Big they were. And with them they brought the full impact of the possibilities and problems of sampling other artists' material - not merely that of taking the initial sample, but also selling it to other musicians to use. The situation was exacerbated by a flood of bootleg albums containing samples which were hot, but which gave little respect to the copyright laws.
"Americans have been doing that kind of thing for years", comments Norman Cook over the phone from his bathroom. "There was a thing called For DJs Only which gave you acappellas, and there was DJs Greatest Bits which were just pressed as 12" bootlegs. They're all very illegal, that's why people often don't know who the original artist was.
"The worst example was Acappella Anonymous which was a bootleg of acappellas of famous New York garage stuff which was imported in huge amounts to Europe and Italy particularly, whereupon every Italian dance tune for the next year-and-a-half - including 'Ride On Time' by Black Box - came off this one album. If you play it you hear hit after hit. In the Black Box court case they said 'We didn't know who did the original, we just got it off this album called Acappella Anonymous'.'" When the opportunities opened up by sample CDs became another Big Thing, Harris set about transferring the entire Beats Breaks & Scratches catalogue, making his exclusive production library readily available to anyone with a sampler and CD player.
"It was an obvious thing to happen, wasn't it?", he says of sample CDs. "CD is the ultimate manageable medium. It's not like sample discs where you're selecting things from a menu and then loading them into your sampler before you can hear them - you can listen to sounds, decide what you want and load them in. I can see the breakbeat thing still being around for many years to come, but probably in a totally different form. I still intend to be doing Beats Breaks & Scratches in the year 2090. Well, for a long time, anyway. And I hope that Ed Stratton's doing his stuff in many years to come too, because people have a right to buy whichever they want - or both."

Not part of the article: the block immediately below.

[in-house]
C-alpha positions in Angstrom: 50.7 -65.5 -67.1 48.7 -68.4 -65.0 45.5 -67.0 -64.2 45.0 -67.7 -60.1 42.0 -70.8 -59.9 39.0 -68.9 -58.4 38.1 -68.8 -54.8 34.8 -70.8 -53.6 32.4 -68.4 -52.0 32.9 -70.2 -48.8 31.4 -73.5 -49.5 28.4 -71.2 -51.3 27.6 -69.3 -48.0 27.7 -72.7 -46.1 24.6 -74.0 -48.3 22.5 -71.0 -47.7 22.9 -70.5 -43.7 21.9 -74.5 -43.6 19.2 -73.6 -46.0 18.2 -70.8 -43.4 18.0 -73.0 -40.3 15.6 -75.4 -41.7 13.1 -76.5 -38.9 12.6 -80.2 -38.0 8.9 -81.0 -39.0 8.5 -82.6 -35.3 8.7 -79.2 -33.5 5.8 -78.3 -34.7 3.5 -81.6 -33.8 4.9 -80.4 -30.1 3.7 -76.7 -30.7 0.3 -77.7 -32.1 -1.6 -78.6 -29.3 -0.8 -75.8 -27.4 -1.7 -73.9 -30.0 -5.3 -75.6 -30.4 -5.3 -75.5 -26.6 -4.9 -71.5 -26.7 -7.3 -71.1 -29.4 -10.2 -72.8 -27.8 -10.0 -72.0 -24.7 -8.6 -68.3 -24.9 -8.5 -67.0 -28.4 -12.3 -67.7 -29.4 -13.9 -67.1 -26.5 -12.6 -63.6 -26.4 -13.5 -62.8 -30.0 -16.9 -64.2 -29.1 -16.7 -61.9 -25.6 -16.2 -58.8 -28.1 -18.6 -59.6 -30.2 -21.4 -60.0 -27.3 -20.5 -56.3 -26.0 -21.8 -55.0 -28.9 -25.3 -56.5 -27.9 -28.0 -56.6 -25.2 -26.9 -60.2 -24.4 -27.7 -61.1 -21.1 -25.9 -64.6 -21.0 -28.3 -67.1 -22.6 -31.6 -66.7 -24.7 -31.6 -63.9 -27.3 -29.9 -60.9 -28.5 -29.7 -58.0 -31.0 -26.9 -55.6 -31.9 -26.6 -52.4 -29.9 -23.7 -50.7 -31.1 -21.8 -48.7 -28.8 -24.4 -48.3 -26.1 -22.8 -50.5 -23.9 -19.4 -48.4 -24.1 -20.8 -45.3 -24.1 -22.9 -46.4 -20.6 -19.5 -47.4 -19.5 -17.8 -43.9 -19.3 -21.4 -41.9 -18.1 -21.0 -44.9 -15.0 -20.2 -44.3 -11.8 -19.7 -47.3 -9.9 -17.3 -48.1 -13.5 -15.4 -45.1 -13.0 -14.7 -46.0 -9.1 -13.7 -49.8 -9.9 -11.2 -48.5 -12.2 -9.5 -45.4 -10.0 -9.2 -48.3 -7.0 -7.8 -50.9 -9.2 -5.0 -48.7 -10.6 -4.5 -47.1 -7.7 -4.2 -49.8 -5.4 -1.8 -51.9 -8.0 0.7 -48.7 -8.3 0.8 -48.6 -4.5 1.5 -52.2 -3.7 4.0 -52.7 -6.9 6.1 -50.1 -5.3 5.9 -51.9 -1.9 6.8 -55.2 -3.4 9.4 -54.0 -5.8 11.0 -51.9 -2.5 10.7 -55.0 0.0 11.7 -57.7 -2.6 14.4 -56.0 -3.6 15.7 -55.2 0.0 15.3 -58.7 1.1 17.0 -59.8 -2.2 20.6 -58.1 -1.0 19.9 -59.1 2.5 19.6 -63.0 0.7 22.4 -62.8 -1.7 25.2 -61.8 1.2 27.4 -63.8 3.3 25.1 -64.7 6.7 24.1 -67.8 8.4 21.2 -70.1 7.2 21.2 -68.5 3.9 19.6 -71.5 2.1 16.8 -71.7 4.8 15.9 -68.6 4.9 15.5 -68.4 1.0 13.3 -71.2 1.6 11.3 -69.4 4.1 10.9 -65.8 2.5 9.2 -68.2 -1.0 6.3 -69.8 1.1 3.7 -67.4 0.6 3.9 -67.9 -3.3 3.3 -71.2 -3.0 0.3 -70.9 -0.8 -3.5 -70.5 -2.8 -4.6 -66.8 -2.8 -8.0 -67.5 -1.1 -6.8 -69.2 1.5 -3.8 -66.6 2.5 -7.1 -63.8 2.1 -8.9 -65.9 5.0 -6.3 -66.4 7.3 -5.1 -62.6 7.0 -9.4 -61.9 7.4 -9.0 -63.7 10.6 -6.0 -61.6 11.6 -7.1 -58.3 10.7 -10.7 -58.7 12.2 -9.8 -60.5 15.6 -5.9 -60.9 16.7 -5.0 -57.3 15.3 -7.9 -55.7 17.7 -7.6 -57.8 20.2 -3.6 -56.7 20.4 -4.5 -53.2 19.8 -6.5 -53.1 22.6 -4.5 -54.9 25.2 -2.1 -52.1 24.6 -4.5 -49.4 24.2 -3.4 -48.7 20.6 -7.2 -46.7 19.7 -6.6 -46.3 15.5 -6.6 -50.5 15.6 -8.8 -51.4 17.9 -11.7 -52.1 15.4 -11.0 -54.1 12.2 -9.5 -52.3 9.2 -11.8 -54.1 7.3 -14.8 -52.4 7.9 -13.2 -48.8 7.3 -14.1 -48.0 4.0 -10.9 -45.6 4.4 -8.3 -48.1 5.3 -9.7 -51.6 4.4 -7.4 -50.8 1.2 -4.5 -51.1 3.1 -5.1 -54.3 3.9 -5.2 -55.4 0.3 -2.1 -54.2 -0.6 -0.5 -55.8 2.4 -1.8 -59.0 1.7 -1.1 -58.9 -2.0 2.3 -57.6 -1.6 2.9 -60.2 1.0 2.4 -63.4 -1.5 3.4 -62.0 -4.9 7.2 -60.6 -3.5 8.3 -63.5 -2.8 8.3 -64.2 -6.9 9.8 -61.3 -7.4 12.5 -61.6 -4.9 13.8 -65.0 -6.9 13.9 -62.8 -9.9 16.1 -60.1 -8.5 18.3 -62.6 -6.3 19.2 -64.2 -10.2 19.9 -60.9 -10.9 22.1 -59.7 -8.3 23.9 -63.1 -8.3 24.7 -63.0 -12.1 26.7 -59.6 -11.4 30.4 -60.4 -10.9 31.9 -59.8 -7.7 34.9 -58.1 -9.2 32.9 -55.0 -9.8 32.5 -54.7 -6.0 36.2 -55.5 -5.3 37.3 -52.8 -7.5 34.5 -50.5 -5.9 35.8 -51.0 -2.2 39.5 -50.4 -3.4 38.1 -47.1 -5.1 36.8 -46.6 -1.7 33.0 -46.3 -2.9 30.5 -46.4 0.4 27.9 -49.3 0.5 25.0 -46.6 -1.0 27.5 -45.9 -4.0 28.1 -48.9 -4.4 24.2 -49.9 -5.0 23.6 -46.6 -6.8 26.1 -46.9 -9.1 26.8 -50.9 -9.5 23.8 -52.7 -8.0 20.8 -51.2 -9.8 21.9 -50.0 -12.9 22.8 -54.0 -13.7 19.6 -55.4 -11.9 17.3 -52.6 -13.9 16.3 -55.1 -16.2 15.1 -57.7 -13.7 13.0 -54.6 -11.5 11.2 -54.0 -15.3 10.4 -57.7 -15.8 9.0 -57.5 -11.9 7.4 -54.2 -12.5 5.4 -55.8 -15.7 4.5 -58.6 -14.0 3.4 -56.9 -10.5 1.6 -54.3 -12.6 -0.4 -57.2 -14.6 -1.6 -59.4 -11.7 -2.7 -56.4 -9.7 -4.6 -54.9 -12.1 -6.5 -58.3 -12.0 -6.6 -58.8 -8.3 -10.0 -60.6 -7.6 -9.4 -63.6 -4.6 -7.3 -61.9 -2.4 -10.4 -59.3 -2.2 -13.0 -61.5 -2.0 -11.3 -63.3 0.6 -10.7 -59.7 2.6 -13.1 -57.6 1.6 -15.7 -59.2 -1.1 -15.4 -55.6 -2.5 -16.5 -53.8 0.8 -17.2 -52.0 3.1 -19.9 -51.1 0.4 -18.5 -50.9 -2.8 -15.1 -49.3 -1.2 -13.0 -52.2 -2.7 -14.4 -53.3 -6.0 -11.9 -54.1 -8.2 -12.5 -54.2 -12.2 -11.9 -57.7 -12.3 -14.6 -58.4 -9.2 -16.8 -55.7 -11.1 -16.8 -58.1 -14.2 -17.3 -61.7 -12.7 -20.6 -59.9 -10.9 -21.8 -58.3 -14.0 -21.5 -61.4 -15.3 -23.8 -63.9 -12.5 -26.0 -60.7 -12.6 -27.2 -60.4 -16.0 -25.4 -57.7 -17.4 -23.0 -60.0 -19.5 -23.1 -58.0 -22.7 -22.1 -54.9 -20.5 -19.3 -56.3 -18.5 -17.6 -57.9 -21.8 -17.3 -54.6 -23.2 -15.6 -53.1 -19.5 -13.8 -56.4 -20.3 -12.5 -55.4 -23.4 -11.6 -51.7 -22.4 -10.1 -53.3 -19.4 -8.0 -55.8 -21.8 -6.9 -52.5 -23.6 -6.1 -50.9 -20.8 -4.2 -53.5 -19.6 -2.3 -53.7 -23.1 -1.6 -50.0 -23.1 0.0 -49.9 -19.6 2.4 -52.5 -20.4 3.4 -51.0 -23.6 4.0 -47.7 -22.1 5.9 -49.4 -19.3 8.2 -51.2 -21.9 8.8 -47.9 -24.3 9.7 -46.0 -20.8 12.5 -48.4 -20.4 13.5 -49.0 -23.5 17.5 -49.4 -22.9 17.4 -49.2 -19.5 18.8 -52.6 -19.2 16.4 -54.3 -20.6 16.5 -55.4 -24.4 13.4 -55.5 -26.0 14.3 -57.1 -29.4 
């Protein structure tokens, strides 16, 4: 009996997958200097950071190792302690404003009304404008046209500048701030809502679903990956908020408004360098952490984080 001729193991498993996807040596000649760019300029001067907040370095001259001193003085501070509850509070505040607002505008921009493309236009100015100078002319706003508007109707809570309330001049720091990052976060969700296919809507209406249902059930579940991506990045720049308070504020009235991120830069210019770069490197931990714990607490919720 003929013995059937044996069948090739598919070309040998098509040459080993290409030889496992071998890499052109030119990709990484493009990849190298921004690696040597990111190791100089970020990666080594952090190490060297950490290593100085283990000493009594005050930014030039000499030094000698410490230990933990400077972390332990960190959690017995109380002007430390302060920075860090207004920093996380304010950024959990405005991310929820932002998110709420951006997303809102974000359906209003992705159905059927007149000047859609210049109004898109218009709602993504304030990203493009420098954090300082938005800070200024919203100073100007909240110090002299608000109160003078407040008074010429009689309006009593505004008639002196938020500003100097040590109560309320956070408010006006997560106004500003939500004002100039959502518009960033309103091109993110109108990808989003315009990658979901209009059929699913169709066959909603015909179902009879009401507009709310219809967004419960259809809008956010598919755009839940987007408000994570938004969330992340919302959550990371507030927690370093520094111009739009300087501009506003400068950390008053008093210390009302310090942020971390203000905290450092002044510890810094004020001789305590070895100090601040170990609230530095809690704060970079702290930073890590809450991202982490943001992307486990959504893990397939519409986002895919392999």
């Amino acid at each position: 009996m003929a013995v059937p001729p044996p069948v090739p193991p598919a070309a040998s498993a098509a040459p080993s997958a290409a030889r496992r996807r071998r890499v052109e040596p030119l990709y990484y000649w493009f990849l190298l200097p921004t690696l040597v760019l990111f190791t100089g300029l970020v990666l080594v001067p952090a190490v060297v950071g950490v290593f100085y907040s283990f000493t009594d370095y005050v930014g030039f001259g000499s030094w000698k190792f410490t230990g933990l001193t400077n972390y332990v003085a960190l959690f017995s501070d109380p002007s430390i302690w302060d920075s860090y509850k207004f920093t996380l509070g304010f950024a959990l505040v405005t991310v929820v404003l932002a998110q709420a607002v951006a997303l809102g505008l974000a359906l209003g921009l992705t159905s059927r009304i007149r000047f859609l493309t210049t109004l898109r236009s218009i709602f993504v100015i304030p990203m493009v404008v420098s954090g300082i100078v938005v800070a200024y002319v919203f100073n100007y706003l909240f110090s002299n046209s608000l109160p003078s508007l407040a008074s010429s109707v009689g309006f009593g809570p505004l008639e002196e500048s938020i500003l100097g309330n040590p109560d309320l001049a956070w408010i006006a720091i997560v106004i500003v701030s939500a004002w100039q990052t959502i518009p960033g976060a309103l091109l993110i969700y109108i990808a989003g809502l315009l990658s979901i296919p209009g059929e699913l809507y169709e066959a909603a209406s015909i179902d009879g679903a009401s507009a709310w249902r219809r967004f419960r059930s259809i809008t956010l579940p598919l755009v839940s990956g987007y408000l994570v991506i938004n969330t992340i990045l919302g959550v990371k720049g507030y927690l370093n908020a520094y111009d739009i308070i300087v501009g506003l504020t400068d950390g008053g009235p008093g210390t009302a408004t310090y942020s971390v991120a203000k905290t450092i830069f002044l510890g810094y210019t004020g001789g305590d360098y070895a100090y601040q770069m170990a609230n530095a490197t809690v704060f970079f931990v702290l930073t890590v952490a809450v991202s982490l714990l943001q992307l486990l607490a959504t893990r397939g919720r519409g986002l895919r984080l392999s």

"Norman Cook: In the Black Box court case they said 'We didn't know who did the original, we got it off this album called Acappella Anonymous'."
Fair comment, but the issue of copyright hasn't gone away simply because the material is presented in a new format. All parties involved are acutely aware of the fact - if their attitudes differ.
"I was quite respectful of copyright", claims Pascal Gabriel, fresh out of the recording studio. "I had loads more drum loops than were used on the CD. Once I'd compiled it and listened to it I thought I might be on dangerous territory. If a drum loop is used in a record and it's covered with other instruments, it's quite easy to get away with using it, but to actually sell a drum loop that's not yours on a CD that people are going to buy on the back of your name is dodgy. The drum loops you hear on my CD are either from sessions I have done or from records that I've had some involvement with. I guess there are a couple in there that are slightly dodgy but they're the obscure ones."
"My attitude is that my samples came from so many different sources that, in a great many cases, I've got no idea where they came from", comments Stratton - alias Man Machine - from his Hertfordshire studio. "Some of them are off records and some I actually created or are taken from sessions I've engineered over the years. These are usually the best because they're unique - this is their first use.
"It's such a murky, murky area", he continues. "The rules I use are: that samples should be short, that they should be describable as sound effects or non-melodic samples. If there's anything that's come off anybody else's recording, I make sure it's very short or non-melodic - breakbeats mustn't have a bassline, for example.